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The decline of Marvel Studios? What your business can learn

Marvel studios logo smashed

Marvel Studios is a household name around the globe. With 32 blockbuster movies released since 2008 and nine TV programmes coming out on Disney+ since 2021, Marvel Studios has become a multi-billion-dollar powerhouse.

However, Marvel’s latest movie The Marvels is set to bomb at the box office on its opening weekend, the latest in a string of disappointing releases for the studio. So what is going wrong? And has Marvel Studios become a business case study for how success can quickly turn into failure?

Find a formula that works

Modern film franchises have a defined formula. Legendary director, Martin Scorsese, has said they are films that are “market-researched, audience-tested, vetted, modified, re-vetted, and remodified until they’re ready for consumption.” In the 32 films Marvel Studios has created, they have cracked the metaphorical code of superhero action movies to create maximum effect.

But that formula may now have reached a saturation point. James Gunn, who makes films for Marvel’s rival DC, has warned of “superhero fatigue.” Bob Iger, the chief executive of Disney, has said Marvel may have “diluted” focus and attention. It produced an average of two films per year between 2008 and 2022. The studio had an annual maximum of four films in 2021, not counting the five television programmes that were released in the same year.

Colin Dougherty, marketing director for Zenlytic, a company harnessing AI for business intelligence data, says, “It’s pretty exhausting as a consumer. It’s almost too overwhelming to the audience.”

For SMEs looking to build a business, Dougherty said this is “basically just a lesson in slowing down and releasing stuff at a steady pace.”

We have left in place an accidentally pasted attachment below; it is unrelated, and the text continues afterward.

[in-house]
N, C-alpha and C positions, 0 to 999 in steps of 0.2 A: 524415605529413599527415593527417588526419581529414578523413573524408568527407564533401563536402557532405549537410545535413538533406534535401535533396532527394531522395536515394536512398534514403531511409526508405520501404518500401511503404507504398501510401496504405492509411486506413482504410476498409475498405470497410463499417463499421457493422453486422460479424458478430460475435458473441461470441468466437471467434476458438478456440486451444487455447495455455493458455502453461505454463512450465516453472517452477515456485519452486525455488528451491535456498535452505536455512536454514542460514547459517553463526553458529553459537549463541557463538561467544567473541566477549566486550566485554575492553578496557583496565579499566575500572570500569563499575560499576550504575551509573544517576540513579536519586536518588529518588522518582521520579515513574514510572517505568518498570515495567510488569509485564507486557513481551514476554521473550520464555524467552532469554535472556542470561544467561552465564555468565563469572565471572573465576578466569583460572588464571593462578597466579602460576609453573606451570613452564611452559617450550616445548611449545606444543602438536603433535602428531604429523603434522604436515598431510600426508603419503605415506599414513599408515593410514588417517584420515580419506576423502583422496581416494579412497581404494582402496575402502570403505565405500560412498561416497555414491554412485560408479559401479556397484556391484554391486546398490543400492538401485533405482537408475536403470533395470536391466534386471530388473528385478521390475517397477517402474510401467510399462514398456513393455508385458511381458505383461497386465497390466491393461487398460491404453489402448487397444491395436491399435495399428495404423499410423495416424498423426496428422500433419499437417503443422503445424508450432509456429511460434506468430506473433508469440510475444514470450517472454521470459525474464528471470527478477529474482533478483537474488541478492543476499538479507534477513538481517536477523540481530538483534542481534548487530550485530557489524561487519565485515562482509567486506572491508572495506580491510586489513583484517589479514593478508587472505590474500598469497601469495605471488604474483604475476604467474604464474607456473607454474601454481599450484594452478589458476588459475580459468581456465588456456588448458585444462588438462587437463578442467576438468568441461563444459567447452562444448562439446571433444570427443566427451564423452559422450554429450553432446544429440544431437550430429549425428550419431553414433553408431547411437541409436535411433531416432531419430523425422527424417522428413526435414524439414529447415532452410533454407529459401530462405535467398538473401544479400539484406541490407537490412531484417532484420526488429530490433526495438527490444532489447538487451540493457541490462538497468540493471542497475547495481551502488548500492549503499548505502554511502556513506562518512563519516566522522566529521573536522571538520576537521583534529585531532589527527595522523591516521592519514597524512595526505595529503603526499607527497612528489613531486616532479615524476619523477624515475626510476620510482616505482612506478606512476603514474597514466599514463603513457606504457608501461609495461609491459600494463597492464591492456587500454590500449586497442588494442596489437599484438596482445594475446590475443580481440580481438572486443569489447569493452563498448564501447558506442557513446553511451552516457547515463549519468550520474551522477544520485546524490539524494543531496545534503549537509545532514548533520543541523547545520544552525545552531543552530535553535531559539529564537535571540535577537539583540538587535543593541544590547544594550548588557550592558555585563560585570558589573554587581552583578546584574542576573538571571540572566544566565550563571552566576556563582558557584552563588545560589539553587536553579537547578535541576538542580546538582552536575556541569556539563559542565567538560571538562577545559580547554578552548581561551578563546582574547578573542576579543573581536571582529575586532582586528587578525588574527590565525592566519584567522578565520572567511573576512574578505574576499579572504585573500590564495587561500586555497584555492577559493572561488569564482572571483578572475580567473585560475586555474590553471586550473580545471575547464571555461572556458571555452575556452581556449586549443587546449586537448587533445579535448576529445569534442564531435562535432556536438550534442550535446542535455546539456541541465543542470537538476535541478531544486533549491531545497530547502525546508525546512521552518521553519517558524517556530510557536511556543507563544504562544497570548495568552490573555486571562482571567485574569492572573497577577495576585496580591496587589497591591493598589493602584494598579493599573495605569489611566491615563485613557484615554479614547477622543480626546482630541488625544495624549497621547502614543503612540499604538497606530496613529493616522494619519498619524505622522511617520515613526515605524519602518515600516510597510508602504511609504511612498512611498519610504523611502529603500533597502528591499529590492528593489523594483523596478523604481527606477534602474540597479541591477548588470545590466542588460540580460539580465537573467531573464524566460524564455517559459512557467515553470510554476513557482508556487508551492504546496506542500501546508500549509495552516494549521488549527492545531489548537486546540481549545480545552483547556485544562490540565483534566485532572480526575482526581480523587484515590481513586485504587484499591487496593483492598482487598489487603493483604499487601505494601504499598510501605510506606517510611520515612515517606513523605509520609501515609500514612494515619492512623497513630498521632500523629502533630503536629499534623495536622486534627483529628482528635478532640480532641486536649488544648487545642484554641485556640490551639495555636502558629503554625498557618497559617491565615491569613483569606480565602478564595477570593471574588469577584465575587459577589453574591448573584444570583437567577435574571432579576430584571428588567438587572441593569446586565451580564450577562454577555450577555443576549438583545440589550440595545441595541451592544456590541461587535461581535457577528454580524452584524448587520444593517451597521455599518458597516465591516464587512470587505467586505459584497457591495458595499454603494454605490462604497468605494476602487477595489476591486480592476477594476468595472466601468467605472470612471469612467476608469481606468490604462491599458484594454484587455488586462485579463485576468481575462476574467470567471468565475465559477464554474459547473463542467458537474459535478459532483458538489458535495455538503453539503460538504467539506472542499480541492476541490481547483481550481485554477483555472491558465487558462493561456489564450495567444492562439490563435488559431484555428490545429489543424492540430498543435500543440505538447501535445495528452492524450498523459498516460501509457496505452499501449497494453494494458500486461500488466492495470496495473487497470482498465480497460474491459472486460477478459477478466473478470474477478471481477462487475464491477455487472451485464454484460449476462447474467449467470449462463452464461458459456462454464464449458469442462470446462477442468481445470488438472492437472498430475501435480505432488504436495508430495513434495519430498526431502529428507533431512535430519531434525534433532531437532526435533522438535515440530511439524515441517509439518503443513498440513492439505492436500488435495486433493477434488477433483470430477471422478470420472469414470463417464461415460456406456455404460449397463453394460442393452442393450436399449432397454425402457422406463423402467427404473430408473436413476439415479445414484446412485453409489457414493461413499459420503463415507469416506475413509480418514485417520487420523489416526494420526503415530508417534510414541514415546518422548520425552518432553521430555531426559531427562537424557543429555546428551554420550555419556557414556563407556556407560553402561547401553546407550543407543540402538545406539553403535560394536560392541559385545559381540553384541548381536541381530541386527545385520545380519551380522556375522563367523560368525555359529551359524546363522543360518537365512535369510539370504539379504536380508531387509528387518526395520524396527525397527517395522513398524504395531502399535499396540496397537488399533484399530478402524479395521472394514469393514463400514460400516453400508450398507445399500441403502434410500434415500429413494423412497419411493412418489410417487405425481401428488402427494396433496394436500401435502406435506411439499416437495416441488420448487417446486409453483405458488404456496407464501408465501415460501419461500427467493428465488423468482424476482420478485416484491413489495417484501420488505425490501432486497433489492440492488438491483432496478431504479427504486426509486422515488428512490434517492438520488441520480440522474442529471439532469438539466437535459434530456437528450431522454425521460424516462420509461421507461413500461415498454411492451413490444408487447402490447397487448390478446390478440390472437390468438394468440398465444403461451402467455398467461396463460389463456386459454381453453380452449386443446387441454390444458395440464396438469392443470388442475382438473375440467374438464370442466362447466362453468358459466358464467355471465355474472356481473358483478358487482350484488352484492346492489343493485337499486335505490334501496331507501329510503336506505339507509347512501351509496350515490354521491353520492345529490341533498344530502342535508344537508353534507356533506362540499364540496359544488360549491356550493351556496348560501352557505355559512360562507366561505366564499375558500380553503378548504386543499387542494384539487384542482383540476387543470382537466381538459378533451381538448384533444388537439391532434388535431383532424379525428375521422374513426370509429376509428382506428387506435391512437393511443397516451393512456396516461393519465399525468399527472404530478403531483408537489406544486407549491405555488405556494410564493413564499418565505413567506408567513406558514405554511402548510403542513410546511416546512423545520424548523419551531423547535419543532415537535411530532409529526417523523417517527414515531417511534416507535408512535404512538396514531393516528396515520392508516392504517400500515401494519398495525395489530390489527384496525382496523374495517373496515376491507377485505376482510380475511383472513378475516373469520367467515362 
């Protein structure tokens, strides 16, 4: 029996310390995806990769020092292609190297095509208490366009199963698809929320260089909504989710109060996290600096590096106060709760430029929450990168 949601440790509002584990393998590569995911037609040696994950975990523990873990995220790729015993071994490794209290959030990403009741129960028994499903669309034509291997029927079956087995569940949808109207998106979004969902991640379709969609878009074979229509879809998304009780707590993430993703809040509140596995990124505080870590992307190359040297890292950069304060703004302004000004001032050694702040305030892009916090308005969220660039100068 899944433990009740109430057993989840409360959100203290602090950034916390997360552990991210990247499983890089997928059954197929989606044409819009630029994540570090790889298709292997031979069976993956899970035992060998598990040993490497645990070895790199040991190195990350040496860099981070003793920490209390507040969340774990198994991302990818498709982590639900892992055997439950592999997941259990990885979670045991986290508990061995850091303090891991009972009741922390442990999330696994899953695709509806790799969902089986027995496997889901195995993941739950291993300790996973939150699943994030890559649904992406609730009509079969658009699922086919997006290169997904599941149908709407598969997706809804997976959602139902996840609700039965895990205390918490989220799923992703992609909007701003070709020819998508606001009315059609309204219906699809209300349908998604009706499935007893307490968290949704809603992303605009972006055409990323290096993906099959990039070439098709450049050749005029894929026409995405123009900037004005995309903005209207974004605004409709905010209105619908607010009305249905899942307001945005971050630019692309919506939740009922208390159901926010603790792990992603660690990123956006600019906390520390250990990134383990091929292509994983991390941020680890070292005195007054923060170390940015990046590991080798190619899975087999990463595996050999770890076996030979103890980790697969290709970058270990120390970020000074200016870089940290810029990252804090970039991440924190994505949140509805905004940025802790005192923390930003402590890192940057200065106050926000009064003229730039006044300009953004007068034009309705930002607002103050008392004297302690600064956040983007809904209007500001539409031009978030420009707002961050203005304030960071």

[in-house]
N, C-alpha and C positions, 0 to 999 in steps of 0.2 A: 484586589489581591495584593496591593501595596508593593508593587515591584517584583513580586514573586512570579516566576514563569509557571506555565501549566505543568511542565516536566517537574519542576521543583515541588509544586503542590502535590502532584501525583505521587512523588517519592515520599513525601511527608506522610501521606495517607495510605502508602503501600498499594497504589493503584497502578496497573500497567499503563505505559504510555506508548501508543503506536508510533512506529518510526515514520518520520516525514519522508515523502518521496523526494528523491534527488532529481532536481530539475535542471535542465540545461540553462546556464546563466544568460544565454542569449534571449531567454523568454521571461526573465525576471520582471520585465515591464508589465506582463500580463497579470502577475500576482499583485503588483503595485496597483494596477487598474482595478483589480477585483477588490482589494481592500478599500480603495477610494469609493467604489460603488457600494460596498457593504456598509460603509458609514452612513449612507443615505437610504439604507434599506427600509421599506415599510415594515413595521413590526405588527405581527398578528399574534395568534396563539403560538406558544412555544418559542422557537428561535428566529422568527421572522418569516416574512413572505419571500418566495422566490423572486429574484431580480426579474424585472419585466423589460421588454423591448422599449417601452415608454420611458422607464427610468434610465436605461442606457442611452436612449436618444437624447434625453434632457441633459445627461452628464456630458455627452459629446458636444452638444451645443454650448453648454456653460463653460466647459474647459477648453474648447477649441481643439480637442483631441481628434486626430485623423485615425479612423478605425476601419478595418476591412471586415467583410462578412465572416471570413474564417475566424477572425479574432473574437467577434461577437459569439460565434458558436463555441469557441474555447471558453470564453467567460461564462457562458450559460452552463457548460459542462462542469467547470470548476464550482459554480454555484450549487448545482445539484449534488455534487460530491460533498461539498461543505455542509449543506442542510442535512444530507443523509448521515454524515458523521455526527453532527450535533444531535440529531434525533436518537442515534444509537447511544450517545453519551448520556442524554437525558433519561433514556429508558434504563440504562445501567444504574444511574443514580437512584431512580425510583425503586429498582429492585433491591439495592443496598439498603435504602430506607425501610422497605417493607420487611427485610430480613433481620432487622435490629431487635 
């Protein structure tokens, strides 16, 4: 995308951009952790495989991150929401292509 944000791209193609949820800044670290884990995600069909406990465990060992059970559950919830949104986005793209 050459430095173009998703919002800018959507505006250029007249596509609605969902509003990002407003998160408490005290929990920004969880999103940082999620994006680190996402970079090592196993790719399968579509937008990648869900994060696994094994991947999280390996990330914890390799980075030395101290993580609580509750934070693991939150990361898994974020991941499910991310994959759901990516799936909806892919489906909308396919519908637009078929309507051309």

Iger said the quality of Marvel’s content needs to improve. Talking to CNBC, he said, “We would have liked some of our more recent releases to have performed better.”

The Marvels looks unlikely to put this right, with the film attracting poor reviews. Kevin Maher wrote in The Times that Marvel has become a “superhero movie machine that churns out critical duds and commercial failures and branded pabulum for Disney+.”

Criticism is building

Other film directors have warned for some time that a reckoning would come for superhero movies and Marvel.

James Cameron, director of action films like Avatar and The Terminator, said in a 2018 interview with IndieWire, “There are other stories to tell besides hyper-gonadal males without families doing death-defying things for two hours and wrecking cities.”

Meanwhile, Christopher Nolan, the director of Oppenheimer, told Variety last week that “we’ve been through a period where it was wonderfully reassuring for studio executives to feel that their franchise properties could go on forever and be predictably successful. But you can’t deny filmgoers’ desire for novelty.”

Worryingly for superhero movies, we’ve seen this before with the rise and fall of Western movies. Chris Spearing, chief partnerships officer at video game group Companion, said, ‘There was a time these were the biggest thing, now it’s a rarity as audiences got sick of the ‘same old’ genre and moved on to the next big thing.”

He added, “To get around saturation in any market, you can diversify or innovate, create a niche or approach your business in a different way to the competition.”

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